Shortly thereafter, Alan and I finished moving and shelving the City Tech SF Collection, and I began searching for a better story in the collection’s magazines—a story that fulfills the Gernsbackian requirements and connects to both of the module’s topics: fractals and 3D printing. One such contender was Robert Heinlein’s “Waldo,” which tended to capture the materiality-emphasis of the module better than Rucker’s much later story. Published in August 1942 in Astounding Science Fiction as by Heinlein’s pseudonym Anson MacDonald, “Waldo” features on the cover with art by Hubert Rogers and story illustration by Paul Orban. The story is where the term for a remote manipulator system is coined—a waldo. However, the story is about a man named Waldo Jones who invents remote manipulators to enable his weakened body to act on the world. With his invention, he sets out to make smaller ones and smaller ones until they were capable of manipulating microscopic neural tissue and investigate the cause of his physical handicap. The idea then is that waldoes could be used to build up matter in the same way they were used to build smaller versions of themselves. Heinlein’s story fulfills Gernsback’s requirements—romance (intrigue and revenge), scientific fact (cybernetics), and prophetic vision (what possibilities might waldoes enable), but it does not fulfill both module topics as strongly.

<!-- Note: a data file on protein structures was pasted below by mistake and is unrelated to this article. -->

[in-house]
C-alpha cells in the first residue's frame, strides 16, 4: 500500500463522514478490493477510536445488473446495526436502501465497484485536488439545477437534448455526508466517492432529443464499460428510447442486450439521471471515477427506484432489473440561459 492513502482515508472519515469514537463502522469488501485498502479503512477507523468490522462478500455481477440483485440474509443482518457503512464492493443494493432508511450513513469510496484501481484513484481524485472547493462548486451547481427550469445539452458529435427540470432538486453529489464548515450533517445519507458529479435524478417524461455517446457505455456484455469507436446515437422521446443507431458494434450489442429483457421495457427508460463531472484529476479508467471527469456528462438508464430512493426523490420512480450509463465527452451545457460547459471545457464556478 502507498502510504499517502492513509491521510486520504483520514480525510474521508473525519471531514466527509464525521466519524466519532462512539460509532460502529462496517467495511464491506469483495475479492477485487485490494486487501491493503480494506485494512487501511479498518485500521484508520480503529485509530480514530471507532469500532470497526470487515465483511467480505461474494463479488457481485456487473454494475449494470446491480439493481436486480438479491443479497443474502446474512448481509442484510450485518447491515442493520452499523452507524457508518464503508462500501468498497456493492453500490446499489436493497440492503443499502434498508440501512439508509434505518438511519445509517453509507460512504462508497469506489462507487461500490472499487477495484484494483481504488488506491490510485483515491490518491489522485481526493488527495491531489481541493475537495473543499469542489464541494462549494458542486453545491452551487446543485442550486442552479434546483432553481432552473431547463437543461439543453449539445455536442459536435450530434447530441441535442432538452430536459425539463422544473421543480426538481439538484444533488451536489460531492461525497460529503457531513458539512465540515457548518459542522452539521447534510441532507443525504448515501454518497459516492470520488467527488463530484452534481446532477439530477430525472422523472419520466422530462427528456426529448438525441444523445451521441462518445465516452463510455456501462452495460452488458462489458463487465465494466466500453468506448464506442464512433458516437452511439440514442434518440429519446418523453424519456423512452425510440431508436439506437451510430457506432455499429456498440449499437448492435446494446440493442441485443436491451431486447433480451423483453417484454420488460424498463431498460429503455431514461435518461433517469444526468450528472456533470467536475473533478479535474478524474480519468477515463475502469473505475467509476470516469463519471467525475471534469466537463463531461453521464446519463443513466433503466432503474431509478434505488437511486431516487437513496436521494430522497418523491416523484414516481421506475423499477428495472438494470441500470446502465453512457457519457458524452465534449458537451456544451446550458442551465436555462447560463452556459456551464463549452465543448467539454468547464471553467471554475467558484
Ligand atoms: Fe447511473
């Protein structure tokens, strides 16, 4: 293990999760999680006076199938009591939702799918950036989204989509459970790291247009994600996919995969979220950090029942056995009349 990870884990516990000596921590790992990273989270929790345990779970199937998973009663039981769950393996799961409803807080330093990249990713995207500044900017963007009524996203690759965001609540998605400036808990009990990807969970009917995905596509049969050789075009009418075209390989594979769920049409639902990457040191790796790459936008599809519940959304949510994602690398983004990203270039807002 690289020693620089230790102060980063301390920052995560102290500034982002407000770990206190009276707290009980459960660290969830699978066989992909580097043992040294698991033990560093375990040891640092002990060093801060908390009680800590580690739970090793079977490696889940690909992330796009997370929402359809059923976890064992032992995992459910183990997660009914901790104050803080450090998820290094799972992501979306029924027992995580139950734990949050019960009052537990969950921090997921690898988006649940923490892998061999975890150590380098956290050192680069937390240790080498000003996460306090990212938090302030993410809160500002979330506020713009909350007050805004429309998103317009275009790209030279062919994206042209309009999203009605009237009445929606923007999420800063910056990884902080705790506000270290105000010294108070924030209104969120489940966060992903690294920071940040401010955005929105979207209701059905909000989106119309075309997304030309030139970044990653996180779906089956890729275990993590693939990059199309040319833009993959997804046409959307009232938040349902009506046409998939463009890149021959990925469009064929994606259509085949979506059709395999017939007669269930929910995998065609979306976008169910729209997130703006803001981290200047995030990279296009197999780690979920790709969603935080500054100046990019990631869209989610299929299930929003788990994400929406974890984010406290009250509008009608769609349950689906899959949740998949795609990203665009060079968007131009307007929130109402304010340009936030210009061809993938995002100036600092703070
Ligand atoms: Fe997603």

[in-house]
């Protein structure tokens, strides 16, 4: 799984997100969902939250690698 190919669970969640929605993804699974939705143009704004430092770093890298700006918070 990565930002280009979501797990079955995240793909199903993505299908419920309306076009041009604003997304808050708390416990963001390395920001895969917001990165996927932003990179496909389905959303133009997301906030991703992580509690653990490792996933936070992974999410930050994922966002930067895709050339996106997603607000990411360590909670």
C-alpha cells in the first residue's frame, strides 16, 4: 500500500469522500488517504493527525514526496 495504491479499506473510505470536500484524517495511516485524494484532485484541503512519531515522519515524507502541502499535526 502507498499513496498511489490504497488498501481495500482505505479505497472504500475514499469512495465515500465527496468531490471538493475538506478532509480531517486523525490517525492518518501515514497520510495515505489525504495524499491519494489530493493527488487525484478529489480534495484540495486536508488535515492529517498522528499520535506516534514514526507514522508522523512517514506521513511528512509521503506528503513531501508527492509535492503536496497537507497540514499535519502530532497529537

Eventually, I found the story that is credited as the first SF describing 3D printing in detail: Eric Frank Russell’s “Hobbyist,” in the September 1947 issue of Astounding Science Fiction. Unlike “Waldo,” “Hobbyist” is not as widely anthologized, so having access to it in its original magazine was a bonus. If you are familiar with the contemporary video game, No Man’s Sky, then you have an idea about what “Hobbyist” is generally about. Astronaut Steve Ander and his companion parrot Laura crash land on a distant world and are in need of nickel-thorium alloy for fuel, which will hopefully get them a little closer to home. While scavenging around the crash site, Ander notices unsettling patterns of repetition in the world around him and discovers a structure that houses what amounts to a collection of life forms created in a 3D printer of sorts and maintained by an omnipotent being. The narrator describes it thus: